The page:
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Friday, 21 April, 2000, 11:29 GMT 12:29 UK
Science's big prize: Why the bitter arguments?

What should be celebrated as one of humankind's greatest achievements has descended into an almighty row.

The quest to decipher all our DNA and map out the genes that give us life has led to some bitter arguments between private and publicly funded scientists.

The private sector is critical of the time and dollars taken by the other side to complete the job. The public sector has hit back by questioning the quality of its competitors' product and of being less than open about its data and intentions.

BBC News Online has spoken to two of the main protagonists. Dr John Sulston, Director of the publicly funded Sanger Centre, UK, is part of an international group of researchers that promises a "working draft" of the human genome in June. Click here to read the interview.

Dr Craig Venter, and his Celera Genomics company, only began sequencing the letters that make up the human genetic code last year, and he promises to have the letters in the right order in the next few weeks. Click here to read his interview.

Both sides tried to come to an agreement on the sharing and release of data - but the deal fell apart. Now it is claim and counter claim.

Why do you think this great project has descended into a big row? Has the public sector been too slow? Should the private sector be more open with its data? Does it matter who actually gets to the finishing line first? HAVE YOUR SAY

Scientists should quit messing around with our genetics.

Jared, USA
Scientists should quit messing around with our genetics. We are all individuals, and scientists are taking science too far. They should concentrate more on cancer or aids, for that matter any disease. God made us all individuals so that no one person or thing would be the same. Why change this?
Why try to solve a small problem when you can solve a large one? Scientists should try more to solve the third world country hunger crisis by creating some sort of cheap miracle food.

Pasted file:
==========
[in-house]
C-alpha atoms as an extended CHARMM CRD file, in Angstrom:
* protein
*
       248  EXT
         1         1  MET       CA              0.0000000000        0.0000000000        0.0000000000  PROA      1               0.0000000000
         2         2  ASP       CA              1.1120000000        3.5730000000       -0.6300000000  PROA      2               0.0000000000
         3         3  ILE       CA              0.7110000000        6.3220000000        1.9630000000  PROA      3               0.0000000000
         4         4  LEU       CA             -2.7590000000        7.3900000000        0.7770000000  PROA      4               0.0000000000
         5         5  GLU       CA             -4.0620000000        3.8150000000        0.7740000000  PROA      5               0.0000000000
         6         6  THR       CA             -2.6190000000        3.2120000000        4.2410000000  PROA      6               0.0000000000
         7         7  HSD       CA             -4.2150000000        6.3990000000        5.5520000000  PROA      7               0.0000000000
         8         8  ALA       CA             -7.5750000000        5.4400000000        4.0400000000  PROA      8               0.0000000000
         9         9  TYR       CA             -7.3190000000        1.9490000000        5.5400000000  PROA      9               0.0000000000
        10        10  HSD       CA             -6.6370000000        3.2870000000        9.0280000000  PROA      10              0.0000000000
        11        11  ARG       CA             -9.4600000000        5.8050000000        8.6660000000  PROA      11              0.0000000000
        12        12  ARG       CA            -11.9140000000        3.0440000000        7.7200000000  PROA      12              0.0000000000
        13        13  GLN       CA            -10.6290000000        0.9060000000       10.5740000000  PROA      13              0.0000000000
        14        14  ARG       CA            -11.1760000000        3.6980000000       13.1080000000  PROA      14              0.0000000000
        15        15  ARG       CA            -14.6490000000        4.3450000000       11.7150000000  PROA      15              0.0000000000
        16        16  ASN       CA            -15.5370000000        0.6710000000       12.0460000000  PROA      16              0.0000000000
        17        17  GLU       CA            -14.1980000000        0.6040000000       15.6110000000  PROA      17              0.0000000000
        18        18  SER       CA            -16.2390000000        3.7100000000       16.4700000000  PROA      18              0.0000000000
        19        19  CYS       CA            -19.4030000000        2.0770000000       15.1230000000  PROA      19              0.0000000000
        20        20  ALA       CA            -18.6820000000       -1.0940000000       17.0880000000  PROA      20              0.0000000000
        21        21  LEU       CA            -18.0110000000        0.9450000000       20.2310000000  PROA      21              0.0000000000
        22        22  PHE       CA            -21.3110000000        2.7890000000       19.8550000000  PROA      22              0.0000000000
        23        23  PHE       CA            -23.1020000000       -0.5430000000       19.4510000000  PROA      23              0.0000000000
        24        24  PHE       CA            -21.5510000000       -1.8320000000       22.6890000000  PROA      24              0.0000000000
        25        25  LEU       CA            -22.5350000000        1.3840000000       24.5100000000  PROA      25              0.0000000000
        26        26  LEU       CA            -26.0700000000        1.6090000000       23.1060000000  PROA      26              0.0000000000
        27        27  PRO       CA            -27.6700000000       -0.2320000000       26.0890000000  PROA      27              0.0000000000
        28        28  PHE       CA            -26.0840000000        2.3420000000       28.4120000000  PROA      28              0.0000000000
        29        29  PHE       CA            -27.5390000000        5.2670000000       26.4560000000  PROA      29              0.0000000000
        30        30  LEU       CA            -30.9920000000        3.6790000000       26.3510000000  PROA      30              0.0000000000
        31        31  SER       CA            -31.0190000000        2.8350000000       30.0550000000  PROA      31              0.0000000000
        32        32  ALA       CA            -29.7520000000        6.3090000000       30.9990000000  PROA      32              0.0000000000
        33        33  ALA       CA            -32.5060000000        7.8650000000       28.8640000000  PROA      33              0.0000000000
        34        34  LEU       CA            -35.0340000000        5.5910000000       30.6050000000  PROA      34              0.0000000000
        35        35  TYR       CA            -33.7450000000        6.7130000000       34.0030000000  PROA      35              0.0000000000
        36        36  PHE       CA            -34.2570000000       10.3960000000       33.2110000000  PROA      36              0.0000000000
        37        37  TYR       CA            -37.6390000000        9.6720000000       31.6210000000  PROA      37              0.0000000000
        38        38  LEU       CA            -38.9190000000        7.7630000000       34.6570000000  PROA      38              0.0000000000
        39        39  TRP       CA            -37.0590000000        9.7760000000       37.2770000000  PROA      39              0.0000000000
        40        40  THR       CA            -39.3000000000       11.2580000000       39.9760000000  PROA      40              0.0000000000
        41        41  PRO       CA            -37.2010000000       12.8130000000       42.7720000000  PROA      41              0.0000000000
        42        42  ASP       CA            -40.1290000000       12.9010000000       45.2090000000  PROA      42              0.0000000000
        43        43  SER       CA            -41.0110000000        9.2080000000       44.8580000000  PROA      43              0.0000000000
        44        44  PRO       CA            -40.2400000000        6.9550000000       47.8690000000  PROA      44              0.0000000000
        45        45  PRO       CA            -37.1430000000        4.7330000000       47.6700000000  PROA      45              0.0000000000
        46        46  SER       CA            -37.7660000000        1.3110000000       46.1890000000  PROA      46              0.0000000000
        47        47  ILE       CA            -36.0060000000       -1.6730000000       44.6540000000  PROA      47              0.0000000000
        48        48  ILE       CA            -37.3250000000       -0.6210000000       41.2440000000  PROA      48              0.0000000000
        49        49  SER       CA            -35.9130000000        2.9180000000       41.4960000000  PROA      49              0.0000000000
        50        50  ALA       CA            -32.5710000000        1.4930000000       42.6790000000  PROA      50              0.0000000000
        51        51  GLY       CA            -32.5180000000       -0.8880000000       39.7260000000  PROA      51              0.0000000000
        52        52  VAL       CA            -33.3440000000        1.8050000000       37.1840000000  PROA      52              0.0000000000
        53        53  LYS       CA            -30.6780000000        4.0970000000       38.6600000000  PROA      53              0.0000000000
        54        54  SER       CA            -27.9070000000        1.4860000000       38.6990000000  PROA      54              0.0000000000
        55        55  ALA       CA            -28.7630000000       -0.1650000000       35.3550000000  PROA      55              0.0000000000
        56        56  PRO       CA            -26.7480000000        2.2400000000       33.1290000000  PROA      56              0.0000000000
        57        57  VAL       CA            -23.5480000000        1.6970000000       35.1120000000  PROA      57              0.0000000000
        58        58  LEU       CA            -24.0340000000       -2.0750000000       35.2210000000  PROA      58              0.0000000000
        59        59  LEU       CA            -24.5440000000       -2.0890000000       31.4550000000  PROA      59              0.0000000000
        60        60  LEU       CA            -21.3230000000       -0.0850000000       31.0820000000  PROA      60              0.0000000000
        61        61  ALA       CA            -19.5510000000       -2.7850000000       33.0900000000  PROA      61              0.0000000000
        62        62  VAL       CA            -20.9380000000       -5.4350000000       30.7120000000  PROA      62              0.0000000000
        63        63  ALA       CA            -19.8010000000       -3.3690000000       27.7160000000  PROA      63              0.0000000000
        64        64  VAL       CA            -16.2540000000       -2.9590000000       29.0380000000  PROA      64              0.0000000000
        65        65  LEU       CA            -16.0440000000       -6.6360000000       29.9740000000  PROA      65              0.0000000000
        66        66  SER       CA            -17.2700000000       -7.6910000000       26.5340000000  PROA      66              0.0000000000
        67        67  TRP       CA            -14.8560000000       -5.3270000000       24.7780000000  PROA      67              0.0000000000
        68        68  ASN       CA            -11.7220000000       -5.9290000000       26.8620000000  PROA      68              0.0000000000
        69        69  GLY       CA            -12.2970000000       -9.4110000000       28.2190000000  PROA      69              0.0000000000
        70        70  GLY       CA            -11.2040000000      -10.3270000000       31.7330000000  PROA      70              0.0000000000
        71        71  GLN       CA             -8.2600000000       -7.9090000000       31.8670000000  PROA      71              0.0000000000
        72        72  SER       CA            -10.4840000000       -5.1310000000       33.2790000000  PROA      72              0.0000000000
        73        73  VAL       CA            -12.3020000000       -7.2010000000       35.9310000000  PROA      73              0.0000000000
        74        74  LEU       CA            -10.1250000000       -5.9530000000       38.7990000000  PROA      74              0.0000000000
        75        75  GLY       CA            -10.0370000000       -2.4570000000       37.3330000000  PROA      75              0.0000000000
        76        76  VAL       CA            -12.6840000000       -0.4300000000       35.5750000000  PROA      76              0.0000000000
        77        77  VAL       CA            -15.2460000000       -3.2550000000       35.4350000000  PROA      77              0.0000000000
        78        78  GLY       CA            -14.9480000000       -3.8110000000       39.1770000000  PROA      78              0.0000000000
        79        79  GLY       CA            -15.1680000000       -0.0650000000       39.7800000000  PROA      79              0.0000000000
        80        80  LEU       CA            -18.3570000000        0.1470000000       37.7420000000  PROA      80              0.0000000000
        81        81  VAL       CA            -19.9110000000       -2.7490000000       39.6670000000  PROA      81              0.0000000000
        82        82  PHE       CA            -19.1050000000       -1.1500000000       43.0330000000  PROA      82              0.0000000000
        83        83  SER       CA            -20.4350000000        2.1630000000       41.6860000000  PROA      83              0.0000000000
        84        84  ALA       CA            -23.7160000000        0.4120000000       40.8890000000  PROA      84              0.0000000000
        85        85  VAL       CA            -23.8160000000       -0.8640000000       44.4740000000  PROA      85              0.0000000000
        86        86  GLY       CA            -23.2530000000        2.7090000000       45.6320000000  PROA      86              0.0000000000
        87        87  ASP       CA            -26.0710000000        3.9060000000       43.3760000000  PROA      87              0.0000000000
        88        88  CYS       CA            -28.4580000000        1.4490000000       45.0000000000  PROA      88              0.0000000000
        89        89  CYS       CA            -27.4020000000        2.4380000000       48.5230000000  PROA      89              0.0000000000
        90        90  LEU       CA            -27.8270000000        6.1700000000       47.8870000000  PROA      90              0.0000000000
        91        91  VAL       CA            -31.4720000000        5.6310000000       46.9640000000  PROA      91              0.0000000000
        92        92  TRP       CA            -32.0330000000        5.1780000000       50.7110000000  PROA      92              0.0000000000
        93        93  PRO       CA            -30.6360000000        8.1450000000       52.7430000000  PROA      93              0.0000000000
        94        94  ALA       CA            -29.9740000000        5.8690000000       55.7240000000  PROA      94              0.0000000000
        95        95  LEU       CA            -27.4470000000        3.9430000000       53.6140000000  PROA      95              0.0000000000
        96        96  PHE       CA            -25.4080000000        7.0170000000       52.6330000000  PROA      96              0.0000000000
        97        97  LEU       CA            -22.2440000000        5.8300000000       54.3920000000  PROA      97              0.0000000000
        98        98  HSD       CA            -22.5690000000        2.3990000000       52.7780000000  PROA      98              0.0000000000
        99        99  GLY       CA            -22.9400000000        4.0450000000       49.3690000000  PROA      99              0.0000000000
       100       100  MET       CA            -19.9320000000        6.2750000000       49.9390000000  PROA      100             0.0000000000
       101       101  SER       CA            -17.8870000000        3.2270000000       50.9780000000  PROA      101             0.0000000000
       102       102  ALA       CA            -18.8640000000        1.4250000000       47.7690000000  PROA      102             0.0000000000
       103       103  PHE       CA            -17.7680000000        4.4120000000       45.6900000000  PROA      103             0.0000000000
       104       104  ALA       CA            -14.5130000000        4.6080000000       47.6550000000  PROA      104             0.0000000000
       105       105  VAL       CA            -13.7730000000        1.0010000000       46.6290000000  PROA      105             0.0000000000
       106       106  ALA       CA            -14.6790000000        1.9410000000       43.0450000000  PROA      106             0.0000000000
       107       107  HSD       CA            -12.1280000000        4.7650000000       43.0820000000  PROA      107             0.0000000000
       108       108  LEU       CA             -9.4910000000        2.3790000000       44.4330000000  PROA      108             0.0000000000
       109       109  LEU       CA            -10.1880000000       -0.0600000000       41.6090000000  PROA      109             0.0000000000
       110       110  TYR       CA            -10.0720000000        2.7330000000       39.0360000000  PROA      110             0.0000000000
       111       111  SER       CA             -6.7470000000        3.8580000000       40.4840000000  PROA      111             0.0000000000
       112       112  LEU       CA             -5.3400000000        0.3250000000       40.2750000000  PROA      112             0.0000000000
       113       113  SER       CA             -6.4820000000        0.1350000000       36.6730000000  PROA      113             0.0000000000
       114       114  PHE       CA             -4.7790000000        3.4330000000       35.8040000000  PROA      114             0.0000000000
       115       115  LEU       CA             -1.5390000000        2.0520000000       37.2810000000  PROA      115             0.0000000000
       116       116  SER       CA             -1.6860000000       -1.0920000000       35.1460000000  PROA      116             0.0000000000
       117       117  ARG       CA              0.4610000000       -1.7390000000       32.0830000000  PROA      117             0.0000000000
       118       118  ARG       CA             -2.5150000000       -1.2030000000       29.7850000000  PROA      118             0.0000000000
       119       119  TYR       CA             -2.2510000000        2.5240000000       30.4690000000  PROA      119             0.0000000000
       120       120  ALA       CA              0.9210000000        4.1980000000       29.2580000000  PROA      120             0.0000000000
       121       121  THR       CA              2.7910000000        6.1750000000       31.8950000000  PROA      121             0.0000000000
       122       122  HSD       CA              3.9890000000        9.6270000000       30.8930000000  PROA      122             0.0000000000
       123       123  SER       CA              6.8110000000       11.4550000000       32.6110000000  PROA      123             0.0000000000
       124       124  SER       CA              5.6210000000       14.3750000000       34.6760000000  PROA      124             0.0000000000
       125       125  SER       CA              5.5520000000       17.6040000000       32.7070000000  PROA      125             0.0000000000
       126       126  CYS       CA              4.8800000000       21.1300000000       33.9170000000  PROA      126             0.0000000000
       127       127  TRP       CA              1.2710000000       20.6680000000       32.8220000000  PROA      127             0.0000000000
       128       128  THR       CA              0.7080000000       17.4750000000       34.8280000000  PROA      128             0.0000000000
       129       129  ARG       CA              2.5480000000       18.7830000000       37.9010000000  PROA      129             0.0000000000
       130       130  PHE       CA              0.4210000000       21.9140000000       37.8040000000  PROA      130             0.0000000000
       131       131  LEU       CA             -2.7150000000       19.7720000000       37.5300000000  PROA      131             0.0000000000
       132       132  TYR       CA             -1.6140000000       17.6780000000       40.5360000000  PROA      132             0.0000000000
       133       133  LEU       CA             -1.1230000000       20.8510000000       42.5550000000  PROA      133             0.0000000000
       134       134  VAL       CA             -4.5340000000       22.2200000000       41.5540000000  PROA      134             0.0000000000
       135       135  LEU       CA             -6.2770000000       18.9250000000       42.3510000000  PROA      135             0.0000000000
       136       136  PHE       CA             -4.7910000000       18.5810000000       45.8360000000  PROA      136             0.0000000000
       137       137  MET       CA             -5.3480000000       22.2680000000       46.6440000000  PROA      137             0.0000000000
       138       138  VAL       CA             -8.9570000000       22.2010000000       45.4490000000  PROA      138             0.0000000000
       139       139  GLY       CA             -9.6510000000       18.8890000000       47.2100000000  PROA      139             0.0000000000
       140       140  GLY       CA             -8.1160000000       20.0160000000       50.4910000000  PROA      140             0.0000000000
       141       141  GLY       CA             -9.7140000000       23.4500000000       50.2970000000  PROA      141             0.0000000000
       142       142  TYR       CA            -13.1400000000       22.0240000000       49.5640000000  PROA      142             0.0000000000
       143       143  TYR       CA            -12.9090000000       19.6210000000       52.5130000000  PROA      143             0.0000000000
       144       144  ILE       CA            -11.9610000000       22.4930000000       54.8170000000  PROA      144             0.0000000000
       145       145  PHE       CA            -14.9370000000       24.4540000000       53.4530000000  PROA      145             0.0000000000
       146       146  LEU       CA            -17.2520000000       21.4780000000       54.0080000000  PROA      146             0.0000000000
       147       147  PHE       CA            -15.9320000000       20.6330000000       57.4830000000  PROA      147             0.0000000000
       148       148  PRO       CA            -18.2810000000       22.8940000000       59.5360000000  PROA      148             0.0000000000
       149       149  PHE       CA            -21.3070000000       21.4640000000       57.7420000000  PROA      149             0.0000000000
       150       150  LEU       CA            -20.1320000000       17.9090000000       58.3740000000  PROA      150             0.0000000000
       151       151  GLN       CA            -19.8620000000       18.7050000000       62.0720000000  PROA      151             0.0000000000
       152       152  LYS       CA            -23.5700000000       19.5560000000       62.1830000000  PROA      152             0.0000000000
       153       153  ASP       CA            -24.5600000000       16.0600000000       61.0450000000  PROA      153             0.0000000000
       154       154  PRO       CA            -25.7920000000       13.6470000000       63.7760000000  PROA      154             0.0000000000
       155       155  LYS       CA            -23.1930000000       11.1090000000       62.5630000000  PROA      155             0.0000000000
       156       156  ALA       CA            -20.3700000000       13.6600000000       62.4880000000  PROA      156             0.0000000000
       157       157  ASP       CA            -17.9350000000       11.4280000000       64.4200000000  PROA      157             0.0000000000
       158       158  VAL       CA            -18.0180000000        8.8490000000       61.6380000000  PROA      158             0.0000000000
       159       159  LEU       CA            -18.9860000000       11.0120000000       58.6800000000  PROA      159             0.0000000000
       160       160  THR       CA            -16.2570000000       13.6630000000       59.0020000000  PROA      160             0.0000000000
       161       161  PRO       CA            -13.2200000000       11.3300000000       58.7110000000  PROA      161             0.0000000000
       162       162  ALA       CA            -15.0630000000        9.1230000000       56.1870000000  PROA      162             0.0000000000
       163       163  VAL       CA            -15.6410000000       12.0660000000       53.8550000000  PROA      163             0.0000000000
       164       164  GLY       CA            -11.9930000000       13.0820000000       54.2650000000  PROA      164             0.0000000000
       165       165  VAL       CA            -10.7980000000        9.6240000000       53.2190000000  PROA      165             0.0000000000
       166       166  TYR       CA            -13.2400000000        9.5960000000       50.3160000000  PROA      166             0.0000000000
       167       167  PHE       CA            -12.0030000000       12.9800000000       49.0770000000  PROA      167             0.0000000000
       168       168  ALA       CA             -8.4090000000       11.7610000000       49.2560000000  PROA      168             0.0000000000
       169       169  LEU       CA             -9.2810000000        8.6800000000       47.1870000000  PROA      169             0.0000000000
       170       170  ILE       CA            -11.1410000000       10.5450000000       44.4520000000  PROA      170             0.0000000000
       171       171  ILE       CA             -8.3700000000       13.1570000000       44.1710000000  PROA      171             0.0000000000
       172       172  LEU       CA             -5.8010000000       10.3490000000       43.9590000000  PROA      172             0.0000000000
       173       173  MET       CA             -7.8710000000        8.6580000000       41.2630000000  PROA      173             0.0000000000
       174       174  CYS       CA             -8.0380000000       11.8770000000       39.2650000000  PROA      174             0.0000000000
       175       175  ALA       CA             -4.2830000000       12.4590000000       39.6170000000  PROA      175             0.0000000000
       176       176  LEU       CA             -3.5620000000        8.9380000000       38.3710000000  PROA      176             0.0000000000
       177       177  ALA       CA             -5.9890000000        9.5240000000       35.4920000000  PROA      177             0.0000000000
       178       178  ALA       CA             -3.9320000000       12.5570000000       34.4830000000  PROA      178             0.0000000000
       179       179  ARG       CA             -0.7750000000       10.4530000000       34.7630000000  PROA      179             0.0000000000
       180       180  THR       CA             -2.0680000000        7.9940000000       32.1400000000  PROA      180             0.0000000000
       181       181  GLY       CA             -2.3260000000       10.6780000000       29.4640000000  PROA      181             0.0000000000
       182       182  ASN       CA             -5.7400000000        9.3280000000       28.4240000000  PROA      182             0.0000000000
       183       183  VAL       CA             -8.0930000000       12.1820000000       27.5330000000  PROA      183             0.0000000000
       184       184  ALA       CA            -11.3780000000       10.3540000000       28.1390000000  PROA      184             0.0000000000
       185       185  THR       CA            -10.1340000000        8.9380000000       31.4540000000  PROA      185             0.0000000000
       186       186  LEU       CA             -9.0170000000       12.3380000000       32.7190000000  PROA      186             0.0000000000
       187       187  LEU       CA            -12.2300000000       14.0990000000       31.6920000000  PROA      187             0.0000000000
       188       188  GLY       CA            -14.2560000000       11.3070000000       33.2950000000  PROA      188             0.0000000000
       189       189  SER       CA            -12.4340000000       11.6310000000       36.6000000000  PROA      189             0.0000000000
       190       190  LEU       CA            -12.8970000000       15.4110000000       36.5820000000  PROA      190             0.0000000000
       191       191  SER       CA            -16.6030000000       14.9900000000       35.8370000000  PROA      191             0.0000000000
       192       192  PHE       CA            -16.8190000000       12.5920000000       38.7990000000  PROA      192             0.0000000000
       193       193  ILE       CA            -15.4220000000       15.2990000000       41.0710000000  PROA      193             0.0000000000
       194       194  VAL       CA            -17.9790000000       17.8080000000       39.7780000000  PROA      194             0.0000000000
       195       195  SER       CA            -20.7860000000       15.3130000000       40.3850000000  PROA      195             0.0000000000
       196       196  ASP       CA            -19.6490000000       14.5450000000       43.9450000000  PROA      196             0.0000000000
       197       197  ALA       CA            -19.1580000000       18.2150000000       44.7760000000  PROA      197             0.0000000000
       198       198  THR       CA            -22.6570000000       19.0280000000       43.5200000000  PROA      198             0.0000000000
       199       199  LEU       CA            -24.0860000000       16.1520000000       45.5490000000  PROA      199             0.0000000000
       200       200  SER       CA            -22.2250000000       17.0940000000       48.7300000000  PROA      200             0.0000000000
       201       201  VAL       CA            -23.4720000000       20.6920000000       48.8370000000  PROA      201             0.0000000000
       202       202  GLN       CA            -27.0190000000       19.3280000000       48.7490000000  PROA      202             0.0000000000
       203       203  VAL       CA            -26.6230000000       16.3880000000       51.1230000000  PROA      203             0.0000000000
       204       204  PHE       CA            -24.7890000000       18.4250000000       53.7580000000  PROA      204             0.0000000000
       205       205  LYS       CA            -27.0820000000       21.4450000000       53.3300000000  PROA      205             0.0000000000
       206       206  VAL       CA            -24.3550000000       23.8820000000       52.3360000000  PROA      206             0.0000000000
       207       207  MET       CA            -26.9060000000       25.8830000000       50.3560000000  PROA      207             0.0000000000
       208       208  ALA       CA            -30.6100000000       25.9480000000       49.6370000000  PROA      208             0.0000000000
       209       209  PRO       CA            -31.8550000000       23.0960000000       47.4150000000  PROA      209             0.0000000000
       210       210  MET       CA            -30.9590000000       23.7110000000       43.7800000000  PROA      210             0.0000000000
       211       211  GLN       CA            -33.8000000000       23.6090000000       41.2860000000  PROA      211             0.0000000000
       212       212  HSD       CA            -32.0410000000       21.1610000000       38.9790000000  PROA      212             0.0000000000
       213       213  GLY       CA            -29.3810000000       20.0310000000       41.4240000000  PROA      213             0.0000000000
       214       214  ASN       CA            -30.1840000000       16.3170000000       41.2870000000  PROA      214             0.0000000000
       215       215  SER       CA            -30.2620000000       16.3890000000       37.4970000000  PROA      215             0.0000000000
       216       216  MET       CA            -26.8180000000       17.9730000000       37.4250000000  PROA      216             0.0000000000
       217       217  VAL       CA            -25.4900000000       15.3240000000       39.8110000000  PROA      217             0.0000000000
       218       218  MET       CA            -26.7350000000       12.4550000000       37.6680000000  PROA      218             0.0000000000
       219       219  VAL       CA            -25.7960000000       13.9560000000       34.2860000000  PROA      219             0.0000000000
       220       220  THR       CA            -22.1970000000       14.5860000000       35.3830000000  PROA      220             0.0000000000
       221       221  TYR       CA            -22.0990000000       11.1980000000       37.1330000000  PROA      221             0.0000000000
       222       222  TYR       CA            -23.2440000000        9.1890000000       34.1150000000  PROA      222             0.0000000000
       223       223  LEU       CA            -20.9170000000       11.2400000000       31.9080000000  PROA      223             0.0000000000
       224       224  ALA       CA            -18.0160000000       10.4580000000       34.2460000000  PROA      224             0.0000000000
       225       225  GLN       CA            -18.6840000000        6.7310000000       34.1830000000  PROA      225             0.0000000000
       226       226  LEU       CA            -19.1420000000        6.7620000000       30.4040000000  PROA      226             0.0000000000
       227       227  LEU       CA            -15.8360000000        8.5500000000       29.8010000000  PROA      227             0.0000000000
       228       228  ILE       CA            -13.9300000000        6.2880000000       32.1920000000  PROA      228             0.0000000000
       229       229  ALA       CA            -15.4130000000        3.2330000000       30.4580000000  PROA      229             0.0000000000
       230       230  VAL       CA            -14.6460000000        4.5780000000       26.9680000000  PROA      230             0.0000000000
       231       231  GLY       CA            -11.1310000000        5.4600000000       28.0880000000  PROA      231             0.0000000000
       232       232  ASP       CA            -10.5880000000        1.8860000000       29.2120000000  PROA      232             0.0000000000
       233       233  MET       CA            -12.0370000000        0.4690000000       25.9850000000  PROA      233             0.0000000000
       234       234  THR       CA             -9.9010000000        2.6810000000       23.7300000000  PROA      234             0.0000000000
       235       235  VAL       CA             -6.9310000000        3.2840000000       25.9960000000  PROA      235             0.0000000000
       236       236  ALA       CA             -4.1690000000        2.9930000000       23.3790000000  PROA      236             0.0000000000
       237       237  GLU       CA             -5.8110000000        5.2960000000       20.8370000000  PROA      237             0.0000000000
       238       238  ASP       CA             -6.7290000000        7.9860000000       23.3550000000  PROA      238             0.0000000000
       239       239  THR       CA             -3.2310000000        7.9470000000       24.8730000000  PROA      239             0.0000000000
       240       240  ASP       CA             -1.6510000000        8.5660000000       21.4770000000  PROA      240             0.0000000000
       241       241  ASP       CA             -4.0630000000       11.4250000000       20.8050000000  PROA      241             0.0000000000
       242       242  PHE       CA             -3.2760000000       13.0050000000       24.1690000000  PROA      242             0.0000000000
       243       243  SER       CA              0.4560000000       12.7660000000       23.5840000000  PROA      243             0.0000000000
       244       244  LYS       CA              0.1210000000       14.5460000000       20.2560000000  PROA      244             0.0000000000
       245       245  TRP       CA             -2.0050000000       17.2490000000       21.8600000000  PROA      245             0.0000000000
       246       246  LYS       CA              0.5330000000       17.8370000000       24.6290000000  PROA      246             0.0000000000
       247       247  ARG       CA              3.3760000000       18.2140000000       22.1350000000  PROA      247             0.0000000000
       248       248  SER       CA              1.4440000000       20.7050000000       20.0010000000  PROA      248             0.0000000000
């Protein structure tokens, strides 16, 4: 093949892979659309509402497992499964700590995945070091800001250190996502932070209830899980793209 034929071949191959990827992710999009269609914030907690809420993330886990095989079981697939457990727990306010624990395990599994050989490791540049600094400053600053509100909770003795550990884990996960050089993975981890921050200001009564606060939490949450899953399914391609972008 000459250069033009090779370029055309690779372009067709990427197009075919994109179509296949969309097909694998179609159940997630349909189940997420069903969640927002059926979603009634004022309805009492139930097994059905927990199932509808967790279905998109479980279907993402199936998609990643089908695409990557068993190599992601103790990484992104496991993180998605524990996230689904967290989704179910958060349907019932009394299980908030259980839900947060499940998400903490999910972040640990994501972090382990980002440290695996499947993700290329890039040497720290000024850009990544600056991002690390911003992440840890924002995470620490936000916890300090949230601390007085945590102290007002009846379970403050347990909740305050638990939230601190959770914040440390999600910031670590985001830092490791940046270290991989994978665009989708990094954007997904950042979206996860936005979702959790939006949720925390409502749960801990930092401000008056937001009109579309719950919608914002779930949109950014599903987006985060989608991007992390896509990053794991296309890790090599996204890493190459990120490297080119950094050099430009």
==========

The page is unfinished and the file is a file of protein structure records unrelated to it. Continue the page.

Jared, USA

It is about time that governments produced legislation that keeps genomic data in the public sector and allows access to researchers world-wide. A few companies should not hold the rights to possible cures for diseases. However, should a company produce a product to treat a disease based on information obtained from a public database, they should have the right of patent protection.
After all, the costs of getting new drugs approved for use in humans is increasing every year, and if the public want new drugs for the treatment of diseases, and continual development of new drugs, companies need to be able to re-coup development costs and secure a profit to allow future development. It is going to be hard for governments to formulate legislation to deal with the complex issues raised by the human genome project, but they must start soon, and be decisive.
Dr Rob Smith, South Africa

The current argument is really a side show to the main subject of patents and intellectual property (IP) rights in the future.

Dr Jon B, Sweden
The current argument is really a side show to the main subject of patents and intellectual property (IP) rights in the future. Celera are obviously banking on being able to patent certain gene sequences that have known causal effects on the activation of certain diseases. It is their way of making money on future techniques to eliminate disease without having to do the work themselves.
If there is one area that will have to develop because of the Human Genome project it will be the lawyers who decide the boundaries of IP (and make them a lot of money in the process).
Dr Jon B, Sweden

Is it the case that in future we will have to have a blood test and then pay royalties to various companies to use our own genes? It would be laughable if it wasn't so scary.
Andrew Day, UK

The UK/US governments need to make very clear, by passing appropriate legislation, that the human genome has to be public property and cannot be patented or made secret in part or in whole for commercial gain.